Dodd burns with enthusiasm. Just ask him how he went to Southampton in the first place and he embarks on a long, animated, entertaining tale. Here's an abridged version. "I was at Bath City and broke into the first-team at 18 and Rod Roddick, the local Southampton scout, saw me. Chris Nicholl was manager and I had a job at the time working in the commercial department at Bath City. So I was asked down for a month's trial and I had a decision to make: did I jack my job in and give up on college? I was learning the ropes but I enjoyed it - I'm quite a decent chatter.
"So I went for it and Chris Nicholl said, 'Here's your contract, sign it'. There was no negotiation but I just said, 'Where's the pen?'. I signed for a year but was fairly lucky because I'd only played five, six games in the reserves, and Gerry Forrest was injured and Raymond Wallace had been sent off.
"There was no one else and we had York at home in the Cup and I came on for 10-15 minutes, and then it was QPR away. Neil Ruddock got me to hold out my hand and I was shaking like a leaf. I gave away a penalty and Tim Flowers saved it, and then it was Liverpool at home. Barry Horne had been injured but could have come back so I didn't expect to play.
"It was 1.30pm and the manager named the side and I was in. I put a cross over and Paul Rideout scored. We won 4-1. That season I played 20-odd games and we finished sixth or seventh. We had the Wallaces, Alan Shearer, Russell Osman, Micky Adams, Jimmy Case. It was great because they were all senior pros and I just followed around and did what I was told, make the tea and so on."
The whirlwind takes a breather. Such talk evokes images of the Dell, Southampton's former home, although Dodd does not regret leaving there. "We were standing still, which is a horrible thing to say, but it's true with football now and all the money that is involved in it," he says.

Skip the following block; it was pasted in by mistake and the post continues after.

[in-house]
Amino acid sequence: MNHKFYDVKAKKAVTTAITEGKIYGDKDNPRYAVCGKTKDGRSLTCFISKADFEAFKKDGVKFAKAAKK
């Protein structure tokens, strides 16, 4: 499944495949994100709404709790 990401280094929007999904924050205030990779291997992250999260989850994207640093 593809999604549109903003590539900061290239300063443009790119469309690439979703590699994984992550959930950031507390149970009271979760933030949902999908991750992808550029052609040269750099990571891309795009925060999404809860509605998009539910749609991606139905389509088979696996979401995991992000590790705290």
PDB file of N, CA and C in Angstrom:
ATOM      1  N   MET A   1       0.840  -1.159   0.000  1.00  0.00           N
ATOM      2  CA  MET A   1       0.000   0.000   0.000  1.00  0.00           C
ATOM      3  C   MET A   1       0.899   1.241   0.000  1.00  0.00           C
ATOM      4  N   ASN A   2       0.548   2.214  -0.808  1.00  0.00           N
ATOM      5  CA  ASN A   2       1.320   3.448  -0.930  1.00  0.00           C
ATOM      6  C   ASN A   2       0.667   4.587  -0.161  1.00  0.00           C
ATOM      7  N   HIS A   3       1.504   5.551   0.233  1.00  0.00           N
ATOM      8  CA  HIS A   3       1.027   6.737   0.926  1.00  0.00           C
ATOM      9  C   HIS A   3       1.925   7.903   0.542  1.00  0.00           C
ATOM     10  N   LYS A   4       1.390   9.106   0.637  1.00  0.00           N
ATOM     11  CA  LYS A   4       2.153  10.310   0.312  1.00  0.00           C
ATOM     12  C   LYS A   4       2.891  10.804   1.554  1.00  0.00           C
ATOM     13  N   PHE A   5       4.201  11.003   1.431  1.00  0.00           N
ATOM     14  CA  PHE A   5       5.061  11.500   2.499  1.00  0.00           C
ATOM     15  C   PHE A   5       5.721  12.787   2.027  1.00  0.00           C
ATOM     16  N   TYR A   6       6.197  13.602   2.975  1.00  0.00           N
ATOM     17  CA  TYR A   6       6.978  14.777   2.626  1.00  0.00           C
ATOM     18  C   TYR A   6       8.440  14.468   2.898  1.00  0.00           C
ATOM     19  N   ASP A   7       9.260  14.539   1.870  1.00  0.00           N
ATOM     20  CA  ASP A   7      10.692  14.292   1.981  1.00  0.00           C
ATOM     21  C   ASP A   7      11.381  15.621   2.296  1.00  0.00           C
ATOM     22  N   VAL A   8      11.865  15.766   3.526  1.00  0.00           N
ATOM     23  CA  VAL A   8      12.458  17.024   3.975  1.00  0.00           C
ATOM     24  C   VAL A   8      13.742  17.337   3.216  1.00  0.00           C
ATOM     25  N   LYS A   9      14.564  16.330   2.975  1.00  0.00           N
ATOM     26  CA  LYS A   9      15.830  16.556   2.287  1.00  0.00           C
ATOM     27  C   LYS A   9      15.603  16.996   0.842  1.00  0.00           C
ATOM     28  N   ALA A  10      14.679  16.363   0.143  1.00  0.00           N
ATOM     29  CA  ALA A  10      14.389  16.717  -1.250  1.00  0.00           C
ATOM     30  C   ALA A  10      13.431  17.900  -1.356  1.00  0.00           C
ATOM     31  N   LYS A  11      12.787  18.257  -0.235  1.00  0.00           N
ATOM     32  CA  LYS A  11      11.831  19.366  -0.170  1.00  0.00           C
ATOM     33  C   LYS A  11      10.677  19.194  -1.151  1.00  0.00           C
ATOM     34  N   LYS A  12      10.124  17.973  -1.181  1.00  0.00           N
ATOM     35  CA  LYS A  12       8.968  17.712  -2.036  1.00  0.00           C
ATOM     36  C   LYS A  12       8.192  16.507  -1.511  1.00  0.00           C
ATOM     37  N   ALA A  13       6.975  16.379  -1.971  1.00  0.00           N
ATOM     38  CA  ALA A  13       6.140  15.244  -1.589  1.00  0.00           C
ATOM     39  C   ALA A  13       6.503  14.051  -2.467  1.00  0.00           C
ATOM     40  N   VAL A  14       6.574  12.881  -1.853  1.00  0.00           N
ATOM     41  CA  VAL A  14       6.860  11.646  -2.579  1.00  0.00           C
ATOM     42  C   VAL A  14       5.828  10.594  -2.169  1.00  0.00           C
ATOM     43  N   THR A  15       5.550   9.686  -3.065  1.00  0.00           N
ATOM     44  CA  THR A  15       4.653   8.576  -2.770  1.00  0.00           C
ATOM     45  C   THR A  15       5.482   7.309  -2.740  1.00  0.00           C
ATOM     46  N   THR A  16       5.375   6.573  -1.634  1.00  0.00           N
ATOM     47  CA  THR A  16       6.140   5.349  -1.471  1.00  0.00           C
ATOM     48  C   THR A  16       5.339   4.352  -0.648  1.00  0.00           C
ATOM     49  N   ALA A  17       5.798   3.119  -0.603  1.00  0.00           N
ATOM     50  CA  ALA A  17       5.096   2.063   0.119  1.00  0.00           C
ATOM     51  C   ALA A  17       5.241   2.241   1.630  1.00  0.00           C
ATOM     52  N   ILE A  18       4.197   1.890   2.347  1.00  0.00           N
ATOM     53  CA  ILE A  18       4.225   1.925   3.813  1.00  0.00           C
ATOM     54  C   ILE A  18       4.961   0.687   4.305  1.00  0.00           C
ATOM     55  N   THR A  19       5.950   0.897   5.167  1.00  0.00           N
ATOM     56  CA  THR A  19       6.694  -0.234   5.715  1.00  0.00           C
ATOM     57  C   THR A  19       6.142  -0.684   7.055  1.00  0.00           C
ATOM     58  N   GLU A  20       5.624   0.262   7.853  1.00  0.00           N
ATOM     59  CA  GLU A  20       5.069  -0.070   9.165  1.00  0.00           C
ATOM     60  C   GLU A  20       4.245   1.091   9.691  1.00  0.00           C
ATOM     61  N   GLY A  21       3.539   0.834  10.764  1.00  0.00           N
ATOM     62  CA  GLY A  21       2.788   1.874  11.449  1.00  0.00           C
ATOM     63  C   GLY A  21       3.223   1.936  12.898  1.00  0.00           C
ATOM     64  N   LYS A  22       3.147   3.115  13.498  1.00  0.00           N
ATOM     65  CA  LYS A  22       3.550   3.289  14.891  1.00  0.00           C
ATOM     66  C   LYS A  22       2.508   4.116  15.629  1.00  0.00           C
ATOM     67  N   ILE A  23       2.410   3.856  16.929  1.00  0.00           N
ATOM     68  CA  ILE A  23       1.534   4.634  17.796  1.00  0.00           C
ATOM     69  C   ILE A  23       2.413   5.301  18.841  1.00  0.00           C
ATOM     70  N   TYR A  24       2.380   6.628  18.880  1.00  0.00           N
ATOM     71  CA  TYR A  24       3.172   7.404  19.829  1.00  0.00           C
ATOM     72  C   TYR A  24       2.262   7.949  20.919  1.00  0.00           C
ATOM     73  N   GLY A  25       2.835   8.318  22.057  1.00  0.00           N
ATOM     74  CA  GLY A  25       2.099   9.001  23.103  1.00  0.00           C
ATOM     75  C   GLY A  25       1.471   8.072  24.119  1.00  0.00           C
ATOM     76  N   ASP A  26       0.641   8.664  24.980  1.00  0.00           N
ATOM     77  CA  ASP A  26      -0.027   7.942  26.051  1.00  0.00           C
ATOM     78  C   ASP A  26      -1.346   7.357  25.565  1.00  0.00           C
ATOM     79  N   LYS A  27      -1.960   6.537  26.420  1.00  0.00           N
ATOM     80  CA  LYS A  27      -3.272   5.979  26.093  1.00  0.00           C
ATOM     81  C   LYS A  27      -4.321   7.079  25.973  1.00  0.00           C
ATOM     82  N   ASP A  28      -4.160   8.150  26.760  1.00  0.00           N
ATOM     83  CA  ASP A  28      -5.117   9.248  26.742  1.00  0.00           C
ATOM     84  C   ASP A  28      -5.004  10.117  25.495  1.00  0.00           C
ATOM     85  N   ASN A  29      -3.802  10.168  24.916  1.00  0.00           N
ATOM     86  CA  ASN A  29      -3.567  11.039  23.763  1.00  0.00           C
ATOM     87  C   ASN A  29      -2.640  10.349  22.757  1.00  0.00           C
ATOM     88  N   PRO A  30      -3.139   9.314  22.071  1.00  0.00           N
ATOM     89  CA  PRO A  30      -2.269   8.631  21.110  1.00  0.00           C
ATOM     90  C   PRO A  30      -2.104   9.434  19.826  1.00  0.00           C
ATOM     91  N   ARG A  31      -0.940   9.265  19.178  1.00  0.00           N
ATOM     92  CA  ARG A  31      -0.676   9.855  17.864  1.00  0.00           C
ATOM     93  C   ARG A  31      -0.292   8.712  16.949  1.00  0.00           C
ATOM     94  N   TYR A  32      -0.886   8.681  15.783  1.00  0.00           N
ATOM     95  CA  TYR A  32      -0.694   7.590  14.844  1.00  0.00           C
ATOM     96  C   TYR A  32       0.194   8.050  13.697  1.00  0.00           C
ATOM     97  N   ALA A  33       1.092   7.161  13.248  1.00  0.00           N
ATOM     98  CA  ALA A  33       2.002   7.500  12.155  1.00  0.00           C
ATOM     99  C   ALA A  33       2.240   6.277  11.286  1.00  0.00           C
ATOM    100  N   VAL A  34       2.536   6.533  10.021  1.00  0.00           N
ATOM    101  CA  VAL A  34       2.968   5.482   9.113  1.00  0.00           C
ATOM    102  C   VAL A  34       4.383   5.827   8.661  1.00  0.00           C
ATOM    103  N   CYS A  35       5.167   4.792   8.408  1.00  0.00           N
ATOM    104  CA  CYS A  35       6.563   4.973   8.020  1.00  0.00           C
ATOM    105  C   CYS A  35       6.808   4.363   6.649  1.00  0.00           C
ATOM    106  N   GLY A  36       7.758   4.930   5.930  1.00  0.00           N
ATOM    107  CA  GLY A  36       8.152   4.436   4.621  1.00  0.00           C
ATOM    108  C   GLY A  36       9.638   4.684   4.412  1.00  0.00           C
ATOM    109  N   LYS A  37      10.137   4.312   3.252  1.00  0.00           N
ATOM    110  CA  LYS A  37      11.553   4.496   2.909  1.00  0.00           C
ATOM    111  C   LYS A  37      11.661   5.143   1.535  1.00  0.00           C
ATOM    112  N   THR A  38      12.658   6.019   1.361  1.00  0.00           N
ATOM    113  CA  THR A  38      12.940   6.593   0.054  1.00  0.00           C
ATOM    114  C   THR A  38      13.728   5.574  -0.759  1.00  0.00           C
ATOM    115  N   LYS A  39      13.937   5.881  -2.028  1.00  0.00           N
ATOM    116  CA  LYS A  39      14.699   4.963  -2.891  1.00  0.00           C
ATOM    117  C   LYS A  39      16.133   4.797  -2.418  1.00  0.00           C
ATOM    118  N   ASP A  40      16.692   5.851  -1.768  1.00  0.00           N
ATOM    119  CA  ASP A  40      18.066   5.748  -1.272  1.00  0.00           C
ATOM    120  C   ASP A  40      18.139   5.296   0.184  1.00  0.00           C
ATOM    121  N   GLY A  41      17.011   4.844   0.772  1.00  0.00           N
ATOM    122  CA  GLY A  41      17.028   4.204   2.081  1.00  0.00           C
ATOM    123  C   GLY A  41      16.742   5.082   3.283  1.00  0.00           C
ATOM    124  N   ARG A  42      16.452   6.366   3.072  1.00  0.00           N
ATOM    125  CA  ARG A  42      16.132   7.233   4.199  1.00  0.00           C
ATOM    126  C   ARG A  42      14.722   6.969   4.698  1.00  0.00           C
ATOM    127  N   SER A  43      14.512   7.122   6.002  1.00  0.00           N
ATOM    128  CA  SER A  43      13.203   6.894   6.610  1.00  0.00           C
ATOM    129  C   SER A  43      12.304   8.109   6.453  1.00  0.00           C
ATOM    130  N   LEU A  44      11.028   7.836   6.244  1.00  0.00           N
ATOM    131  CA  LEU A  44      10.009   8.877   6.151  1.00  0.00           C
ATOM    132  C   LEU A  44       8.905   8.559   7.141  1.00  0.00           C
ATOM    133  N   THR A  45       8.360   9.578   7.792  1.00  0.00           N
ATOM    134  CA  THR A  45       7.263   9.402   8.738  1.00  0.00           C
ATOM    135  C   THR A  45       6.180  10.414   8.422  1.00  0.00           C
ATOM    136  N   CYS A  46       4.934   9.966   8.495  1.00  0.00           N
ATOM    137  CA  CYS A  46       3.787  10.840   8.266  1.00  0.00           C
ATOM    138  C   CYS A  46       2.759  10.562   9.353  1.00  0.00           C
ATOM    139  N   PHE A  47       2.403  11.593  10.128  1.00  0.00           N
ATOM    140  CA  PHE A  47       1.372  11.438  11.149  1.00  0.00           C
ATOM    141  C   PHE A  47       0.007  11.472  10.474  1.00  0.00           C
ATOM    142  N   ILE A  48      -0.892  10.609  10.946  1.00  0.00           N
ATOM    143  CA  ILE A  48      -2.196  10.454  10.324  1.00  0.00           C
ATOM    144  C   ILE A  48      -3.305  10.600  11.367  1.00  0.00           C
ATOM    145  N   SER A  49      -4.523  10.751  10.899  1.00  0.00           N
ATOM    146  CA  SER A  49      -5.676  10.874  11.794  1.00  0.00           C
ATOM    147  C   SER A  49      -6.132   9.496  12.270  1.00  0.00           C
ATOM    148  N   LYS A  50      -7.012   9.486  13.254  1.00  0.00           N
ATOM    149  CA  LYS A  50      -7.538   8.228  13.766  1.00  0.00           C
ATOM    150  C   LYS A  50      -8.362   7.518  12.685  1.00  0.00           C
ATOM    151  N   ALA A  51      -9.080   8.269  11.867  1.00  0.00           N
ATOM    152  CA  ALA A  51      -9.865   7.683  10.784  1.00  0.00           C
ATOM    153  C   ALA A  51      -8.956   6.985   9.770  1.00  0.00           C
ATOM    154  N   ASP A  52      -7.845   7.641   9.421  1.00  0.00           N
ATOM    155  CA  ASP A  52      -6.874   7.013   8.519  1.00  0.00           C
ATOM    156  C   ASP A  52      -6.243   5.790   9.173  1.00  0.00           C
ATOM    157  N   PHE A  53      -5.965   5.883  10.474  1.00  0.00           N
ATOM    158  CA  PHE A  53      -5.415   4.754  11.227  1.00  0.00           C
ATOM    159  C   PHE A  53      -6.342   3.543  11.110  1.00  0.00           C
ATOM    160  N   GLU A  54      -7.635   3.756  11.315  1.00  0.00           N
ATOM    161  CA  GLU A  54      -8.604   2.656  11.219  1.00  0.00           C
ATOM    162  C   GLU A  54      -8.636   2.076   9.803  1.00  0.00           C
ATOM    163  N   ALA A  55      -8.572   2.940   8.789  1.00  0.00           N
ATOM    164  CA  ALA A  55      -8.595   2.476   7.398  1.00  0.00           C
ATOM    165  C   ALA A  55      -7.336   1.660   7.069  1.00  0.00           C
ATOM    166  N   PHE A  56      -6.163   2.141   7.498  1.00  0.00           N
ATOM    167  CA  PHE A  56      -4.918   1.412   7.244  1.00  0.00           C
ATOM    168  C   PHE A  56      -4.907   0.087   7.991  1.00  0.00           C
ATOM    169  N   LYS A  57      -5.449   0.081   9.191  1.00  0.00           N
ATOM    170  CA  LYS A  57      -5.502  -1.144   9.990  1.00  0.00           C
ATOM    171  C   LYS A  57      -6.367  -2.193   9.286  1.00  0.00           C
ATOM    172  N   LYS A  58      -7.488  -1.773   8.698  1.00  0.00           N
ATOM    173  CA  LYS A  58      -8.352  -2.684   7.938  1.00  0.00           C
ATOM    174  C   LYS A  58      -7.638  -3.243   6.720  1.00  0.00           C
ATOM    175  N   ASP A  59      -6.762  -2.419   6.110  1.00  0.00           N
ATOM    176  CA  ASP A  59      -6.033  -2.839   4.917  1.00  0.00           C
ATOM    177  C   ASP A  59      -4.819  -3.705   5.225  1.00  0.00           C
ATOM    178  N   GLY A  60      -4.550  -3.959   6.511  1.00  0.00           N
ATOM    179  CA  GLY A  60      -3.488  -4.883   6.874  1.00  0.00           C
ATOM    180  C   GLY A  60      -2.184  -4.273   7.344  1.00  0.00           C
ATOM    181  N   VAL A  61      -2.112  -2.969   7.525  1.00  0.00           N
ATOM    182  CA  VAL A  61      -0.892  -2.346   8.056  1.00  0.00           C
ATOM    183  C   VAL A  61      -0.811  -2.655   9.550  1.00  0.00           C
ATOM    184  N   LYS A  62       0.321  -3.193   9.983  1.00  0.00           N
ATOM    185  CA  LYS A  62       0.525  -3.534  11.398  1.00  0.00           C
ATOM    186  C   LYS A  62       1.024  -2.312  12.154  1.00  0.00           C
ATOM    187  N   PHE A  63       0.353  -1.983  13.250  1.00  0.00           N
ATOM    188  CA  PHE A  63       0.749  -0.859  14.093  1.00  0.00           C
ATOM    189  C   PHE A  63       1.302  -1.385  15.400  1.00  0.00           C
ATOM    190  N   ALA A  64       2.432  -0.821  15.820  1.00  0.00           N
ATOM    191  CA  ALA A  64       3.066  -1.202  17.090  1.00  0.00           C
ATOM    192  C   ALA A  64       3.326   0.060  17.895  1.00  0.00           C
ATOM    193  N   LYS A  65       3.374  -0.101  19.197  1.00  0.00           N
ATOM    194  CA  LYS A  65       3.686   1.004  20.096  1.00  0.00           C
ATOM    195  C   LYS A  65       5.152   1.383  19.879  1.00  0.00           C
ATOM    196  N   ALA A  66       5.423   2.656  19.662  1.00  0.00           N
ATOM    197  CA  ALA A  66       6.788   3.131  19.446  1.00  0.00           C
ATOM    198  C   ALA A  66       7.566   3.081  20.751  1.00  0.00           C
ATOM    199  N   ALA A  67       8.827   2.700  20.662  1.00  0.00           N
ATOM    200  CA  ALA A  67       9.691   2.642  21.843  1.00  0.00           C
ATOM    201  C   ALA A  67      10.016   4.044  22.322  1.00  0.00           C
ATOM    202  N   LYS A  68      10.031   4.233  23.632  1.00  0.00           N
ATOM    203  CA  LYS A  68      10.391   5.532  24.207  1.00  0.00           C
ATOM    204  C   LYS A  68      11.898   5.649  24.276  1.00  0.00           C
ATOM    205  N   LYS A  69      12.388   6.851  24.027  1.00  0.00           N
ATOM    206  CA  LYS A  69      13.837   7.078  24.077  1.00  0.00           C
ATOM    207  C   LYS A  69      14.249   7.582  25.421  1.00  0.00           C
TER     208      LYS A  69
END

The team has also changed. "I'm pleased that their [the fans'] expectation levels have come on, because we want to come on too. The good thing is that over the last three years we have had a steady progression. There has not been one big season in which the fans have gone through the roof and they suddenly come down again. We have had a progressive 10th, 11th, 8th and this season we are in the top six and in Europe. So that has been a steady build-up and the fans have not got too carried away. They have come along on the wave we've been on."
Has it crested? Last season represented the most successful in Dodd's years at the club, although injury robbed him of an FA Cup final. The strength of the team breeds an optimism that he will have other opportunities before he retires. Not that such thoughts are on his mind. "I have spoken to a lot of players who have finished and they say exactly the same: 'What's the point in thinking about it until it happens?'," he says. "It might happen in a month's time, you never know. Do I want to stay in the game, start my own business? I don't know. I have a three-year-old, Lucy, and five-year-old Emily and they are going to take up a lot of my time. I just get on with what I do. I'm not a flair player, I just get on with it."
It is a winning philosophy.Reuse content